The first step in the aforesaid test has been clearly derived from steps 1 and 2 of the Aerotel / Macrossancase law from United Kingdom. In case the term “only” is to be read as “solely”, then it can be said that even the second step is based on the step 3 of the aforesaid case law. However, it is surprising to note that step 4 of the Aerotel case law has not been prescribed. Instead, a test solely pertaining to computer programme has been prescribed as step 3, which places emphasis on novel hardware. The third step furthermore states that if the contribution lies in both the computer programme as well as hardware, proceed to other steps of patentability.
By reading the aforesaid three-step test along with other sections of the revised version, it appears as follows:
- If a device is claimed, the device has to be fully supported by the specification. Especially if the device is being claimed in “means plus function” form, then such means should have been clearly defined in the specification with the help of physical constructional features. (As per Sections 4.4.1 and 4.4.5 of the Revised Version)
- If a device comprising a memory having instructions, in combination with a processor (which is configured to implement a method in accordance with the instructions) is being claimed, then such device will be treated as being NOT novel and hence, not patentable. (As per Sections 3.9, 4.4.1 and 4.4.5 of the Revised Version)
- If a computer readable medium having instructions stored thereupon is being claimed, then the same will be treated as being directed towards a computer programme per se., and will be treated as being non-patentable. (As per Section 4.4.4 of the Revised Version)
- If a device is being claimed comprising at least one novel hardware, then the same is patentable. If the device being claimed includes known hardware(s) “interconnected in a novel manner”, then the device is patentable. If a device satisfying the aforesaid conditions is being claimed in the “means plus function” form, then such means should have been clearly defined in the specification with the help of physical constructional features. (As per Sections 4.4.5 and 5 of the Revised Version)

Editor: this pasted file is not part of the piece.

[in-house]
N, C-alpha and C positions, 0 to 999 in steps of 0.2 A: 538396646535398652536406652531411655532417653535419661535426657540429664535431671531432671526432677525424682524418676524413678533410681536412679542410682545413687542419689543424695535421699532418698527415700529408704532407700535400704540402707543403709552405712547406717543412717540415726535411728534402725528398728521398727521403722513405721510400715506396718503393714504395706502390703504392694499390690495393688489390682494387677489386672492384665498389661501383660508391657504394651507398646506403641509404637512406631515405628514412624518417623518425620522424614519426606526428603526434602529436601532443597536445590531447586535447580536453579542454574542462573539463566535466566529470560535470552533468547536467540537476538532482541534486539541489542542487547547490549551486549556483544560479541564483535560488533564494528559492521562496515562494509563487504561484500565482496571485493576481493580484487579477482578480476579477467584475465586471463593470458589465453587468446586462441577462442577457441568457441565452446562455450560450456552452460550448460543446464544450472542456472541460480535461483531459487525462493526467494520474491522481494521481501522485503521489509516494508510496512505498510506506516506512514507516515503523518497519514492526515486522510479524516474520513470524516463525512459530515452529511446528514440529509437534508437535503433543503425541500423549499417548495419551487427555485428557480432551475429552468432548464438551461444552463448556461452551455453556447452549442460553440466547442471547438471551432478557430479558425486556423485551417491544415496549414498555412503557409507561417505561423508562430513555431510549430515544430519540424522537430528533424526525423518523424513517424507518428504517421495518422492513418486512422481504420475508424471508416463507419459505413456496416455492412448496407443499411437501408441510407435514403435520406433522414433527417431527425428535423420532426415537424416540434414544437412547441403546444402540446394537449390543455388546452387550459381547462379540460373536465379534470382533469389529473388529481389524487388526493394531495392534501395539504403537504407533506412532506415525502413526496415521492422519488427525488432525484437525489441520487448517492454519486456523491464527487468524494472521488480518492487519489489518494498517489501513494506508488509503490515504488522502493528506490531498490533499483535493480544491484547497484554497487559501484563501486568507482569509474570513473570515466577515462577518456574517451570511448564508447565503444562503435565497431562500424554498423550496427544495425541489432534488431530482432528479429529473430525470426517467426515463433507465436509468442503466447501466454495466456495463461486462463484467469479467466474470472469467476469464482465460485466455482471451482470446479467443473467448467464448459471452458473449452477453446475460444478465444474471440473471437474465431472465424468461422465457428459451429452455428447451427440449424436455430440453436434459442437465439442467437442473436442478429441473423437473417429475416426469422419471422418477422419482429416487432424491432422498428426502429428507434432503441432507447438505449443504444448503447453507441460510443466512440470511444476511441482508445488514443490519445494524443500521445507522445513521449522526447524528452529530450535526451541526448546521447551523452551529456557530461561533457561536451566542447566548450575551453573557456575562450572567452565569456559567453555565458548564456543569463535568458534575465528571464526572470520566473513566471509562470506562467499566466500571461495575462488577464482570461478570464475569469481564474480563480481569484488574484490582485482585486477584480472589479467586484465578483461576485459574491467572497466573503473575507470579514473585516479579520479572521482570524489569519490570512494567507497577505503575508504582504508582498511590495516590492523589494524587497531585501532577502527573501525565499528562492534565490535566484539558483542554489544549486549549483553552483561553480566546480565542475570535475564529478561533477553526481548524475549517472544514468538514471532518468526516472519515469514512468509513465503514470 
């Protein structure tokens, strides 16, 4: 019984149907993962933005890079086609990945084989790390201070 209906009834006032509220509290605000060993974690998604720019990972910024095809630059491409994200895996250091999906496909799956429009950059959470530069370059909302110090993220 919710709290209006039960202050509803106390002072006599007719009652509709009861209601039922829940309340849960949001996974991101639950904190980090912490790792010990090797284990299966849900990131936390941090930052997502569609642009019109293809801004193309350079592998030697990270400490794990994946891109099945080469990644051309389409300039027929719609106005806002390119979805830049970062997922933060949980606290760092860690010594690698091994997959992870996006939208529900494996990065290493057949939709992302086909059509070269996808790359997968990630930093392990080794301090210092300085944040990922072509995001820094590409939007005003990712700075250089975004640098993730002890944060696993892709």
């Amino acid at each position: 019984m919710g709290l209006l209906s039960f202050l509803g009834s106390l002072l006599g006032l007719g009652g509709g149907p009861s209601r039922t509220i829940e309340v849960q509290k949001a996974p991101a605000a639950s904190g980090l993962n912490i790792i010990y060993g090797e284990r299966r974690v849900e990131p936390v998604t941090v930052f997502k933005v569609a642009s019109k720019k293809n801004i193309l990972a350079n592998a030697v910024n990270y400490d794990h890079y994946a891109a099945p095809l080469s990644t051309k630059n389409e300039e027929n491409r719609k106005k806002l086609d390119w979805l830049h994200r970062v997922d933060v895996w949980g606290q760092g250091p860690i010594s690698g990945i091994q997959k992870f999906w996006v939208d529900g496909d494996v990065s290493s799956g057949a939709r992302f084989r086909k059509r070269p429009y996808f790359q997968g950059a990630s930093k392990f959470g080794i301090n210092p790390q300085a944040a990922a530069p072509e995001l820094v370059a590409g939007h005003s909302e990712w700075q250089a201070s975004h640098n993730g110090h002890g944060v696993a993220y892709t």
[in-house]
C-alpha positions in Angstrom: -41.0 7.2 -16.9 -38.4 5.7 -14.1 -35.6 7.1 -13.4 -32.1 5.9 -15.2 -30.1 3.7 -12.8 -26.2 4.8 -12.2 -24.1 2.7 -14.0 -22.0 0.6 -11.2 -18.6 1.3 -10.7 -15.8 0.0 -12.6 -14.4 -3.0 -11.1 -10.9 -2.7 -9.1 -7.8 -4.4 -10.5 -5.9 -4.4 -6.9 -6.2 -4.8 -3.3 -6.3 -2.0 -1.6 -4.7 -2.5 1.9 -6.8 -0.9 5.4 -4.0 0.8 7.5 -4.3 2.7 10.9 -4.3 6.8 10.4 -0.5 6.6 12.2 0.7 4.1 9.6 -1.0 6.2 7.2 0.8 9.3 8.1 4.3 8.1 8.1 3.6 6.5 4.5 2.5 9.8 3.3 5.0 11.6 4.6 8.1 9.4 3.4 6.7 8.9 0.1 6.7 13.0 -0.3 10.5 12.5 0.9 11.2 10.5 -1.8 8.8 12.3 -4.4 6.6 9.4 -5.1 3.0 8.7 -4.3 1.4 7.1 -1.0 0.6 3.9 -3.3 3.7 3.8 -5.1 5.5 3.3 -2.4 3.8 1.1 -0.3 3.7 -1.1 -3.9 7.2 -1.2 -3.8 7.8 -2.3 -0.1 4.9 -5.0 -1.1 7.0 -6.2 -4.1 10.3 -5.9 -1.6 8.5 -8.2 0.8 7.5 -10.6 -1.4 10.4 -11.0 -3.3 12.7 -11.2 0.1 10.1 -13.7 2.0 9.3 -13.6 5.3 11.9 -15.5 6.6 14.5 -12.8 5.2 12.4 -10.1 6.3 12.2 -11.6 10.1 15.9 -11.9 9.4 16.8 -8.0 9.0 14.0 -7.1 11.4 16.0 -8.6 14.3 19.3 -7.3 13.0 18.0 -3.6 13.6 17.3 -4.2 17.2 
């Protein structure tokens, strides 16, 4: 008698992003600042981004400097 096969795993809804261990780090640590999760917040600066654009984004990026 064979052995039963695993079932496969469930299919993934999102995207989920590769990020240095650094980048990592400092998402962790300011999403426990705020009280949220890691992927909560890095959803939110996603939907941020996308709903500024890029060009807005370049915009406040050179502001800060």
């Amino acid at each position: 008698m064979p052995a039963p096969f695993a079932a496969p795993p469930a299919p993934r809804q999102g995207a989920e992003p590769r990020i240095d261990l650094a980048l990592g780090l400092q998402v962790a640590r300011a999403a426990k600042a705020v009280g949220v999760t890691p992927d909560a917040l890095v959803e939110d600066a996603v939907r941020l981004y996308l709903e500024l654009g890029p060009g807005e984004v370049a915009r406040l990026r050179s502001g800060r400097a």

- A method implemented by a novel device (as mentioned above) is patentable. (As per 5 of the Revised Version and point 3)
- A method implemented by a known device / hardware is patentable subject to the contribution lying in terms of BOTH the method and the known hardware. (As per 5 of the Revised Version and point 3). While, it is ambiguous as to the nature of contribution expected in terms of the hardware, we believe that if any one of the following (as taken from the previous manual, which is based on EPO Guidelines) is satisfied, we have reasonable chance for obtaining protection for the method claim:
- Higher speed
- Reduced hard-disk access time
- More economical use of memory
- More efficient data base search strategy
- More effective data compression techniques
- Improved user interface
- Better control of robotic arm
- Improved reception/transmission of a radio signal
It can be seen that by prescribing a three-step test which is not prescribed by Indian Courts or any other adjudicatory body in India and by providing examples for which no basis can be found, this Guideline appears to be stepping into the arena of “interpretation of the statute”, which is not a power vested with the Patent Office and is rather a prerogative of a court of law.
For further information, please contact:
Deepak Sriniwas, LexOrbis